Berger v. H.P. Hood, Inc.

Decision Date23 December 1993
Citation624 N.E.2d 947,416 Mass. 652
PartiesJoanne E. BERGER 1 v. H.P. HOOD, INC., & another 2 (and a consolidated case 3 ).
CourtUnited States State Supreme Judicial Court of Massachusetts Supreme Court

Paul T. Sheils, Boston, Robert E. Jordan, Jr., Everett, with him, for plaintiff.

Alice Olsen Mann, Paul S. Grand, Boston, with her, for H.P. Hood, Inc., & another.

Peter J. McCue, Boston, for MA Insurers Insolvency Fund.

Marshall A. Karol, Boston, for First State Ins. Co.


ABRAMS, Justice.

At issue is whether the exclusivity provision of the Workers' Compensation Act, G.L. c. 152, § 23 (1992 ed.), bars an employee's claim against the owner and the insurer of the employer's motor vehicles, for underinsurance benefits (UM). 4 The plaintiff, Joanne E. Berger, asserts that her claim was not precluded by this provision because the claim sounds in contract rather tort. She maintains that G.L. c. 152, § 23, applies only to common law tort claims. In the alternative, the plaintiff argues that only H.P. Hood, Inc. (Hood), the employer, should benefit from the immunity of G.L. c. 152, § 23, and that American Mobile Corporation (American), First State Insurance Company (First), and Massachusetts Insurers Insolvency Fund (Fund) should be treated instead as third parties. 5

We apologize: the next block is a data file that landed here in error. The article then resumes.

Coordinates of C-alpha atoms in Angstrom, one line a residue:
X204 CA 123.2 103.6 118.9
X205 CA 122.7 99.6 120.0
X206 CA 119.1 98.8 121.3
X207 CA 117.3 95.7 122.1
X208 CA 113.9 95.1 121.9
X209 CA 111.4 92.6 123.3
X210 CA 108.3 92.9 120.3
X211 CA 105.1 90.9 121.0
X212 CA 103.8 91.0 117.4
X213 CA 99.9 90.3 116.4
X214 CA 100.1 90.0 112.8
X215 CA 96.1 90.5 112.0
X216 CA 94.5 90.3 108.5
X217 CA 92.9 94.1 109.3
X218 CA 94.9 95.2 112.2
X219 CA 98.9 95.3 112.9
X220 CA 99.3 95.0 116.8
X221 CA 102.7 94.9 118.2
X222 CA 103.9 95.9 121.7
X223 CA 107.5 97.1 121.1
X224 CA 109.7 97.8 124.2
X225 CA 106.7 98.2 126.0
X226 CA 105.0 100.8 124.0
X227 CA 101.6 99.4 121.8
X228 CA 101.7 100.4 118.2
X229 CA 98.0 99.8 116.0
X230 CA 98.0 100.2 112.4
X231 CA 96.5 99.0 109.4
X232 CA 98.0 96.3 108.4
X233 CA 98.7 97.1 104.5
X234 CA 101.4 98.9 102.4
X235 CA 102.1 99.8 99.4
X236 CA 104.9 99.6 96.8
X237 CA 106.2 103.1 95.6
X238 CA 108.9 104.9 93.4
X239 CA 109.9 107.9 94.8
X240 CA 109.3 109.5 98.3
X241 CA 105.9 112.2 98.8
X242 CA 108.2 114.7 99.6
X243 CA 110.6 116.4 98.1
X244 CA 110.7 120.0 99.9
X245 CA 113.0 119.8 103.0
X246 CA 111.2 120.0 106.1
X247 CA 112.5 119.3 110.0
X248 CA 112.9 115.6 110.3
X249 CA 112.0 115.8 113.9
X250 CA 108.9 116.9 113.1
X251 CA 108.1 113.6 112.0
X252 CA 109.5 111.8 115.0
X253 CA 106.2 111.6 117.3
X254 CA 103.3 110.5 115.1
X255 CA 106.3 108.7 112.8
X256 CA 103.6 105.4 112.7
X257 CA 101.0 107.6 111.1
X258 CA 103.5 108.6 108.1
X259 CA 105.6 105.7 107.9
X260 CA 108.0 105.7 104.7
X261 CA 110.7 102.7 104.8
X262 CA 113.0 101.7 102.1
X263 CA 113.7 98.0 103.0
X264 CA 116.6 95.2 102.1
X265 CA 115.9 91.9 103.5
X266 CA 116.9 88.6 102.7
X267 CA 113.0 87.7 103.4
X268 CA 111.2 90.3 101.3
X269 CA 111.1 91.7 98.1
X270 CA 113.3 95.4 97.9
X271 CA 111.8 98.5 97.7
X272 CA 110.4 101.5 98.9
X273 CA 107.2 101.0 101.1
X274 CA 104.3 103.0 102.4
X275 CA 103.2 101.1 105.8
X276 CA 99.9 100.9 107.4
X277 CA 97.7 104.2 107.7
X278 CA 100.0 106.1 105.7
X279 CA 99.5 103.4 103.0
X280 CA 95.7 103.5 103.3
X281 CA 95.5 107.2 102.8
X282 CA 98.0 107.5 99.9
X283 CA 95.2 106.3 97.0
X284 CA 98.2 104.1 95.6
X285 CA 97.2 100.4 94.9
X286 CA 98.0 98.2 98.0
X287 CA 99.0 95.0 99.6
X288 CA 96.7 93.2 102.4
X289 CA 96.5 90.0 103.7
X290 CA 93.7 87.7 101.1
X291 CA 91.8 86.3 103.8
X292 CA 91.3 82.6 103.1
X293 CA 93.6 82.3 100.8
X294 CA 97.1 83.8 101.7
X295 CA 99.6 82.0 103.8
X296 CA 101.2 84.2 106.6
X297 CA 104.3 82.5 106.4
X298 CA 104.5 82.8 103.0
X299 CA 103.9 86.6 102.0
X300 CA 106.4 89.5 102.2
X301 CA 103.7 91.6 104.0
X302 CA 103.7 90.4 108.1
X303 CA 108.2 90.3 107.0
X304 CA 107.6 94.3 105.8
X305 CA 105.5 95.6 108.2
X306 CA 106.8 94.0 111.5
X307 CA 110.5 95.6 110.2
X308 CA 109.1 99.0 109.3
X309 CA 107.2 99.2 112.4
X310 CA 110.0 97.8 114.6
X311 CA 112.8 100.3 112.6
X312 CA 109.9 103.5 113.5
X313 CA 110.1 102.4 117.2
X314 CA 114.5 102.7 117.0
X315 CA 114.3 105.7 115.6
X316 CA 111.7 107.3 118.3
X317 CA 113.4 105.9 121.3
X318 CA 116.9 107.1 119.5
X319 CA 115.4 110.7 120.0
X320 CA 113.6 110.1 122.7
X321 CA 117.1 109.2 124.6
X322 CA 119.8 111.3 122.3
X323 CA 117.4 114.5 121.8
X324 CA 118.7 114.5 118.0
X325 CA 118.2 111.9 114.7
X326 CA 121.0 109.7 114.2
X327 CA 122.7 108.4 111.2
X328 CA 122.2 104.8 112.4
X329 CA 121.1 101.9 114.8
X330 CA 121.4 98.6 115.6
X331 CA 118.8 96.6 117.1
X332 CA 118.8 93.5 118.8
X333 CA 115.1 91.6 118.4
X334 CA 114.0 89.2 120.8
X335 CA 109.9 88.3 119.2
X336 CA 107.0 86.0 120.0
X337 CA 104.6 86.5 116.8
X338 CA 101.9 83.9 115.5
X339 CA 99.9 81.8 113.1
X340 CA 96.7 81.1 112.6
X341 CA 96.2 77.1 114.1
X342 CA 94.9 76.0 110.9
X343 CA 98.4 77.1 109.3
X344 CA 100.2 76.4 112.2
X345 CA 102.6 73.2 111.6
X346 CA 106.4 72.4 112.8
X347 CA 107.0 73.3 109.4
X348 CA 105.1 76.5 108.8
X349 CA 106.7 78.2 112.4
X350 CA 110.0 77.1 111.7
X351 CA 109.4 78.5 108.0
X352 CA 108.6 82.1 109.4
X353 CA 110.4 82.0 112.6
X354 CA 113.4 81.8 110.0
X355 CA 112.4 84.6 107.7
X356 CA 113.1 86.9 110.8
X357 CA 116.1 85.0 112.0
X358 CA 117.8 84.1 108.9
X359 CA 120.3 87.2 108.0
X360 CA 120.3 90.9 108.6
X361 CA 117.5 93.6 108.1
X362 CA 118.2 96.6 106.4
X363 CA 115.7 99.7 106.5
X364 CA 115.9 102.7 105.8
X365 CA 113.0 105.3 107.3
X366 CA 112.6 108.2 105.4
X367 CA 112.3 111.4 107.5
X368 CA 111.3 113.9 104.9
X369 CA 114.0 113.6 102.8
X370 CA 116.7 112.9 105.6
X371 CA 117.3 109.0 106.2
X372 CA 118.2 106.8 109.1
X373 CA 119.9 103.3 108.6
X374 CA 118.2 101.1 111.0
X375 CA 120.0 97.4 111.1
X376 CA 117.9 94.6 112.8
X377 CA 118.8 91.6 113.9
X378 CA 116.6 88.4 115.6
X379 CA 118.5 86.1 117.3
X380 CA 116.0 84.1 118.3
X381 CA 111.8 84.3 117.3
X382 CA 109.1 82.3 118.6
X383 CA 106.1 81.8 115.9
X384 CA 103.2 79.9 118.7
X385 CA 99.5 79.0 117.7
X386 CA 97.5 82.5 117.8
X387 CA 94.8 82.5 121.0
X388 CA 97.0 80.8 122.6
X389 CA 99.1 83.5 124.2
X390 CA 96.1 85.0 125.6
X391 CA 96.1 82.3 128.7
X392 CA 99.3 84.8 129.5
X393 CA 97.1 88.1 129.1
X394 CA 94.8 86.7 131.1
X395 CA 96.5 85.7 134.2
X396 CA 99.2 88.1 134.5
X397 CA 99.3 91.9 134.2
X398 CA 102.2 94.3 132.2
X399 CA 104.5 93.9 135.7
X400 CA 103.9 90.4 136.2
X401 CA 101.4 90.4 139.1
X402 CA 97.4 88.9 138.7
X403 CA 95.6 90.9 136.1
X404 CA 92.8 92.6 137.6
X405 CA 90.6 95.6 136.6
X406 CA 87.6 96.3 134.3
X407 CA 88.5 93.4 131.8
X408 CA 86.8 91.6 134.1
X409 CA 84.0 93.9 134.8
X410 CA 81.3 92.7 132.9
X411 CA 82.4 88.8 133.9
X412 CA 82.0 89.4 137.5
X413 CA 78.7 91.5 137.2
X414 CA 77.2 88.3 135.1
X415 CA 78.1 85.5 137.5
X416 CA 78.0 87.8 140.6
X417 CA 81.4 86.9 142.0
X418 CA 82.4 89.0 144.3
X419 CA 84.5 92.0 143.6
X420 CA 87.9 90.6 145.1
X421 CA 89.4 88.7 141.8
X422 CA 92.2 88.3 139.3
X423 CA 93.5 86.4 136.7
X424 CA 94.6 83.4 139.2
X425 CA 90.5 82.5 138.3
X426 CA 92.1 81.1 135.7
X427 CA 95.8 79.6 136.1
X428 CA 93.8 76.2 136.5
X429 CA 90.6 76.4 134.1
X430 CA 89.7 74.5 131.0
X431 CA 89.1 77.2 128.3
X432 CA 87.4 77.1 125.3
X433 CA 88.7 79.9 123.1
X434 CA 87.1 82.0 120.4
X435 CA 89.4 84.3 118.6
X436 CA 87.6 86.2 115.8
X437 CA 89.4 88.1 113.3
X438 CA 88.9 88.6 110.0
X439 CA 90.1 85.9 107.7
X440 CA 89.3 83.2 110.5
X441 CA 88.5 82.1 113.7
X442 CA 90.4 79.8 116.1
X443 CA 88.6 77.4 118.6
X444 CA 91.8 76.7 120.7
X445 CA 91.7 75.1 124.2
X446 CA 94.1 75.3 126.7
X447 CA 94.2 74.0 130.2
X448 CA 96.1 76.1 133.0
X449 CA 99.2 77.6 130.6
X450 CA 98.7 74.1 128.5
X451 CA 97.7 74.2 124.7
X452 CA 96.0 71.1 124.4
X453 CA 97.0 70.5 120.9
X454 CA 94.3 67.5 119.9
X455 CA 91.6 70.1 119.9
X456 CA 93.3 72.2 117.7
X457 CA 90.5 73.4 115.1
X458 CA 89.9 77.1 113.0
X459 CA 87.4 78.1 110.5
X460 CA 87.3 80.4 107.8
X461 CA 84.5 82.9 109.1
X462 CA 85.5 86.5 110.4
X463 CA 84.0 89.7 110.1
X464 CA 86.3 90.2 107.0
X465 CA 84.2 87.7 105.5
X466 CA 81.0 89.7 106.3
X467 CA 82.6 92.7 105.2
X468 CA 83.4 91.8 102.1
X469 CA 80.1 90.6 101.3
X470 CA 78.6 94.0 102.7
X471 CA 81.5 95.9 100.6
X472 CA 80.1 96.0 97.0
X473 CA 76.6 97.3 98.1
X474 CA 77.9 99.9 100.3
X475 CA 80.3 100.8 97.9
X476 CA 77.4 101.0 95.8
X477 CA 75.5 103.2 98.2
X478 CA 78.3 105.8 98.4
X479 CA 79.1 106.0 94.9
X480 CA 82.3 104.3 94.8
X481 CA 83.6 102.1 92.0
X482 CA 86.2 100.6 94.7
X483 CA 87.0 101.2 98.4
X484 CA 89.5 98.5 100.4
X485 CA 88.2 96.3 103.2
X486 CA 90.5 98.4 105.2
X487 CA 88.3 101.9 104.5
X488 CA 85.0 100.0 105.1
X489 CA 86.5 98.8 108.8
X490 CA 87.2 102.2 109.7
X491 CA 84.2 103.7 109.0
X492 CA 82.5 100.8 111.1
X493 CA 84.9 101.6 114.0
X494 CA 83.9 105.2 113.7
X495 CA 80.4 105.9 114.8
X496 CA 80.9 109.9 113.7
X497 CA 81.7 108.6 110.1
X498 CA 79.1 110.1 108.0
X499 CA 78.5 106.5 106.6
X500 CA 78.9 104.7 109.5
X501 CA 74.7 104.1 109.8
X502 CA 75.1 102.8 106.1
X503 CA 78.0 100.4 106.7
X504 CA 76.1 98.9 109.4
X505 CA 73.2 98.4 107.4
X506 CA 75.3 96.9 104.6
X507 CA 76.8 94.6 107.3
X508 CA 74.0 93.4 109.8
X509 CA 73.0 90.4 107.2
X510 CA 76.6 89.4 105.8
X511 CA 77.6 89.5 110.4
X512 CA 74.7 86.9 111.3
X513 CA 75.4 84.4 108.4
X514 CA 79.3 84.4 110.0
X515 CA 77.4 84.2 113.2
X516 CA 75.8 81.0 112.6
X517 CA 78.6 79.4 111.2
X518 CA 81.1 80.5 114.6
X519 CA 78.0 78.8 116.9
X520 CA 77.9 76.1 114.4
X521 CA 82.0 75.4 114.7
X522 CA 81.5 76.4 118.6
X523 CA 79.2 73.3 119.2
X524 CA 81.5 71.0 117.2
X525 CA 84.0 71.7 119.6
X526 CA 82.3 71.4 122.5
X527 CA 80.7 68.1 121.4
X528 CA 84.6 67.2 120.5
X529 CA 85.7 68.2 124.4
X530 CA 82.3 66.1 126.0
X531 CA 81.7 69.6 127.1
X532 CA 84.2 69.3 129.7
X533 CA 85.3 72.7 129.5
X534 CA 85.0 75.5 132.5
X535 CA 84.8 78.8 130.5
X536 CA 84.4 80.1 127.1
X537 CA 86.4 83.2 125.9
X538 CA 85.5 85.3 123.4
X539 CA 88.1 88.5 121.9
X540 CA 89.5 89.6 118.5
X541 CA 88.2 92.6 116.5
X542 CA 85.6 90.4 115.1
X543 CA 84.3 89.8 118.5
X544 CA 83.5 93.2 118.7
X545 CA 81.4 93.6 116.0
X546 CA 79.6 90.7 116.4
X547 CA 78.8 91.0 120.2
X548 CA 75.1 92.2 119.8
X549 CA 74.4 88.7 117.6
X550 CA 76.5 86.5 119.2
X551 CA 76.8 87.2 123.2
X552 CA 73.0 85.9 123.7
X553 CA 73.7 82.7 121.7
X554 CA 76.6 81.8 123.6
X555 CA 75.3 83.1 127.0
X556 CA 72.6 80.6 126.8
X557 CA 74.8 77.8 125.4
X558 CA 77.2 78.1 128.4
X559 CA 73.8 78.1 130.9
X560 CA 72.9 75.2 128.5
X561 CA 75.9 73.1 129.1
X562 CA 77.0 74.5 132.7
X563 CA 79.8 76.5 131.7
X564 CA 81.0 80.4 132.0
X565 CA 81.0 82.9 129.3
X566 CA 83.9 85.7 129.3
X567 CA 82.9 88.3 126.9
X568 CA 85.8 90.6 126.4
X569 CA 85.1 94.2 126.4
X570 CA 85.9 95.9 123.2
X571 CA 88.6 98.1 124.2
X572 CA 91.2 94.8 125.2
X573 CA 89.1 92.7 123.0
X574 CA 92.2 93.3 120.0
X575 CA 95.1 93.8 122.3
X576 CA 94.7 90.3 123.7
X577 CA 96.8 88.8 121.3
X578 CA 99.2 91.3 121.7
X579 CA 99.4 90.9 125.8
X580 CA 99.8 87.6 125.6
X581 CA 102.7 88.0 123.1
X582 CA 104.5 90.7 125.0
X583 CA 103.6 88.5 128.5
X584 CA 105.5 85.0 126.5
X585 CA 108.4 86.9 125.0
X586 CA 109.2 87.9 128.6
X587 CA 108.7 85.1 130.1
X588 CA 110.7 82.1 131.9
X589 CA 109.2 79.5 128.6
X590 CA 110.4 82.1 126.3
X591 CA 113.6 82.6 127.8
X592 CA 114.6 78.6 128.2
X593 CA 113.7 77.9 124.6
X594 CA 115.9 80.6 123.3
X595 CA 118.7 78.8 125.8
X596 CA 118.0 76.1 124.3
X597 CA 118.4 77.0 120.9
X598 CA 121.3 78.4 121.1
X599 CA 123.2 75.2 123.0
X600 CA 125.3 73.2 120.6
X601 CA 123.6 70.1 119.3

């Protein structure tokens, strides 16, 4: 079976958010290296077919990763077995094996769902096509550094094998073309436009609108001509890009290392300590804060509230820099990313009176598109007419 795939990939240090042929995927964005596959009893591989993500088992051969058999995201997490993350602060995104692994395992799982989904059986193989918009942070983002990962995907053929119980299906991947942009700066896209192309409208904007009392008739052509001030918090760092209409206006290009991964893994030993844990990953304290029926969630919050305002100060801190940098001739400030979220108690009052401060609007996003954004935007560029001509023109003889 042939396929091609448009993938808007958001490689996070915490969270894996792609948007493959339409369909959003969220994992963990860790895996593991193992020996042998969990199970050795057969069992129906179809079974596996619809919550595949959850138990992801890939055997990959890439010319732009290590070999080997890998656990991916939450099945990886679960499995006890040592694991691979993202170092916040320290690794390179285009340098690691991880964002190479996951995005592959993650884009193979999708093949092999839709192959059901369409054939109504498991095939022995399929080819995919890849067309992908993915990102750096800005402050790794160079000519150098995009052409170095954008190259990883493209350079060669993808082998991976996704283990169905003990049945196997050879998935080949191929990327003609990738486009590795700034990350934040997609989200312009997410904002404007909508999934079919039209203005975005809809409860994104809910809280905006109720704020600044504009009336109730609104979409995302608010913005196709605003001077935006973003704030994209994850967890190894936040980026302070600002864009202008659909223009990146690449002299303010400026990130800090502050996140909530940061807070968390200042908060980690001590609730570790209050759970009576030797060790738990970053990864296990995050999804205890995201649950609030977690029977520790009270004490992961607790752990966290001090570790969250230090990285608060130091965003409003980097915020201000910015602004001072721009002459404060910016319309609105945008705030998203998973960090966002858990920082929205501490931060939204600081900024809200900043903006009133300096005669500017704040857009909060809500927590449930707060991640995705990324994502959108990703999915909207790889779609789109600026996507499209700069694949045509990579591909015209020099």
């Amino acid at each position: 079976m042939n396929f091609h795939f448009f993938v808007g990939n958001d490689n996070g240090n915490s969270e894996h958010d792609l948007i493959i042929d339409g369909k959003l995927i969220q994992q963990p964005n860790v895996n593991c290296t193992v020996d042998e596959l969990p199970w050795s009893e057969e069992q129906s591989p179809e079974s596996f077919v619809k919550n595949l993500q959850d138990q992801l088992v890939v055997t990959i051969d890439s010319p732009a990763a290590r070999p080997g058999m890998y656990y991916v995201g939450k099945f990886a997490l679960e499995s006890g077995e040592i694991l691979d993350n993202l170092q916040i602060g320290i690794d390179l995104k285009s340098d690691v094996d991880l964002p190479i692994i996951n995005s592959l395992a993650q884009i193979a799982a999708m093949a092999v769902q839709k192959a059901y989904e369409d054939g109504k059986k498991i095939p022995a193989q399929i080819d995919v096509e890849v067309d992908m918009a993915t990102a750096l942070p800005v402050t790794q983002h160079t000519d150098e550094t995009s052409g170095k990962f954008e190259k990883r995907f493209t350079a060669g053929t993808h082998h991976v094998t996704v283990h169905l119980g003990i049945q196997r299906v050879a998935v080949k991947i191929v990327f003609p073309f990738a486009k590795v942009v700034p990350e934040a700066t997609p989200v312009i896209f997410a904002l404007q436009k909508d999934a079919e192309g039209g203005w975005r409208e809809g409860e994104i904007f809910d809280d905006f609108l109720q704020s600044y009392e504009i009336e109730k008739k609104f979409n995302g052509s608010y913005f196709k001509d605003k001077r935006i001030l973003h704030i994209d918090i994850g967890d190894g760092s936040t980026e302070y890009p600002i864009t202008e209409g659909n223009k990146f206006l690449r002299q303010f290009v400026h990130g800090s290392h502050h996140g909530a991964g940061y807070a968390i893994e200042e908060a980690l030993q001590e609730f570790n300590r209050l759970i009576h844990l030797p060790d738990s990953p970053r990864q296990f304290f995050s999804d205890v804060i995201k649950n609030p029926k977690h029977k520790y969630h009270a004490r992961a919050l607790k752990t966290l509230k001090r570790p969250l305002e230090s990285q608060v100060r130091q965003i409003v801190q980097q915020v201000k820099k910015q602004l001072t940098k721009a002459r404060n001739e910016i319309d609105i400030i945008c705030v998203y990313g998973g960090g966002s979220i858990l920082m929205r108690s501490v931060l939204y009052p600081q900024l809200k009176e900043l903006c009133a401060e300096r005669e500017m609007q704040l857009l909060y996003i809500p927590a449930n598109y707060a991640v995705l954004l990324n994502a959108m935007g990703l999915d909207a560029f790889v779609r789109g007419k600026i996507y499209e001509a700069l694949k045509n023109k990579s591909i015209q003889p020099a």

Facts. On August 14, 1981, the plaintiff's decedent, Gerard P. Berger, was killed in an automobile accident while in the course of his employment as a truck driver for the defendant Hood. American, a wholly owned subsidiary of Hood, owned the tractor-trailer which Berger was operating at the time of his death. American had leased these vehicles to Hood, which assumed responsibility for their registration and insurance.

At the time of the accident, Hood self-insured its leased vehicles. To fulfill its financial obligations under the motor vehicle financial responsibility laws (G.L. c. 90, §§ 34A et seq. [1992 ed.] ), Hood had purchased a motor vehicle liability bond from the Aetna Insurance Company. The bond contained no provision for uninsured or underinsured motorist coverage. In addition, Hood had also purchased an excess liability policy from Ideal Mutual Insurance Company, the Fund's predecessor 6 and an umbrella policy from First.